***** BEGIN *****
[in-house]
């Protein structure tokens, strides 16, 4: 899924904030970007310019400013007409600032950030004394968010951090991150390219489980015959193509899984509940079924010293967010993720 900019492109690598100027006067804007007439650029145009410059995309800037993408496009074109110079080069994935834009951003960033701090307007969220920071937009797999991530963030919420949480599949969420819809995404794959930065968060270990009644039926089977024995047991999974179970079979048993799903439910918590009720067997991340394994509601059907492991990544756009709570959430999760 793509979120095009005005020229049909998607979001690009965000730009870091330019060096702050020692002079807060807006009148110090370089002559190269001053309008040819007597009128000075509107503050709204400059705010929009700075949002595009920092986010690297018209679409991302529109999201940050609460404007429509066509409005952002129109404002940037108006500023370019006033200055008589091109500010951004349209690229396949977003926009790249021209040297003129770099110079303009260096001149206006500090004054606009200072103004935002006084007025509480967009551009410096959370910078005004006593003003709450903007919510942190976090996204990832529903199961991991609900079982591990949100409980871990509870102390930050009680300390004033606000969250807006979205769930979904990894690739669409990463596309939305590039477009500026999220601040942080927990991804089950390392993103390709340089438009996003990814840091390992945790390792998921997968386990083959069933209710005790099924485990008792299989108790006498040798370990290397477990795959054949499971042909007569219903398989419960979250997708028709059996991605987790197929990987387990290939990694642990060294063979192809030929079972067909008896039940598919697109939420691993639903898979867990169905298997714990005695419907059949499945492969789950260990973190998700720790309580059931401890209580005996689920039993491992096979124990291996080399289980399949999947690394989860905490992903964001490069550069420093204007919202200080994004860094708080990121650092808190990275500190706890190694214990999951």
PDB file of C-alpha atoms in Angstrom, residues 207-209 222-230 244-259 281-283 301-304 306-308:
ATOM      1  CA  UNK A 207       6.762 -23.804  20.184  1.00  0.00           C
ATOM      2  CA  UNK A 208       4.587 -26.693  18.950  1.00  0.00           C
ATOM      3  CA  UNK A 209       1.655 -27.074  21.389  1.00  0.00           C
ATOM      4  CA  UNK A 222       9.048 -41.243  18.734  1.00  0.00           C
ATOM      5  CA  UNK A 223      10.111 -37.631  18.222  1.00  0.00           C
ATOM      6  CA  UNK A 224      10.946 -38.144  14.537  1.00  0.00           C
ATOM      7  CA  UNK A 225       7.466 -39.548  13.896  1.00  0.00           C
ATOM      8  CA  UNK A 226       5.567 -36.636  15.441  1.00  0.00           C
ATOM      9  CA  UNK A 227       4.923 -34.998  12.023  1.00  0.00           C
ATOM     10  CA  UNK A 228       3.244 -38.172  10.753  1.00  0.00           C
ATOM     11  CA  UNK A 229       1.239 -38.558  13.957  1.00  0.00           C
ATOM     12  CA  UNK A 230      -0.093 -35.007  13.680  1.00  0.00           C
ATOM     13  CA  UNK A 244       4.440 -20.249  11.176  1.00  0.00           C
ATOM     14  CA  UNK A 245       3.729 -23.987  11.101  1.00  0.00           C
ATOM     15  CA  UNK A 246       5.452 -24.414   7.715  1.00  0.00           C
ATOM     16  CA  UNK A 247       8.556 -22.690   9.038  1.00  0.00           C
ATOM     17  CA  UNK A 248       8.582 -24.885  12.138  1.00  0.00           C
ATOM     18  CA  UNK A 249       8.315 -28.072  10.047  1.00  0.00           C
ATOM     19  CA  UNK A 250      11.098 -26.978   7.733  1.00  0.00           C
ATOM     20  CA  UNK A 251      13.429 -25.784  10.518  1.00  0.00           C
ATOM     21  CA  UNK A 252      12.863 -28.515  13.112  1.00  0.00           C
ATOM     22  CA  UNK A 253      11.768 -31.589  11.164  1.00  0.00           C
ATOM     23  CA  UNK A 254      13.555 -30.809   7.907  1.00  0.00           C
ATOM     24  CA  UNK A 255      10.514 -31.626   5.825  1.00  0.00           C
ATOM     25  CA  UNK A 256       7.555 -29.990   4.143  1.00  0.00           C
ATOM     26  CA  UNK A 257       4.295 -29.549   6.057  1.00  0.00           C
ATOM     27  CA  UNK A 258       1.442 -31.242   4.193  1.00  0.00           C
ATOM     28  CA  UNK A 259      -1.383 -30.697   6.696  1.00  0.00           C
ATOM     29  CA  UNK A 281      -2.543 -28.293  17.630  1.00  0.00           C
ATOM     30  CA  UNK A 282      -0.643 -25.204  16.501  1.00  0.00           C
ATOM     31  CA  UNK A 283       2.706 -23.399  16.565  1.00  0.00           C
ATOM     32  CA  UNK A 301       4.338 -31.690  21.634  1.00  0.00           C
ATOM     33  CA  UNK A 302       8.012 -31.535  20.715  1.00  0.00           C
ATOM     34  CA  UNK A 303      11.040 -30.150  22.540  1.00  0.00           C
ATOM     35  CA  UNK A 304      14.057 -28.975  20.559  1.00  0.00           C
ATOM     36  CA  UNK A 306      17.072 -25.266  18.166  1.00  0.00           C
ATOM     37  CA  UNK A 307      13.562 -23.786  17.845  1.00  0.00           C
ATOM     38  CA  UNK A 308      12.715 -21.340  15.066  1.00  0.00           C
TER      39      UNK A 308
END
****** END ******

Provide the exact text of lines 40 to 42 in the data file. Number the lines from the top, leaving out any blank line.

ATOM     37  CA  UNK A 307      13.562 -23.786  17.845  1.00  0.00           C
ATOM     38  CA  UNK A 308      12.715 -21.340  15.066  1.00  0.00           C
TER      39      UNK A 308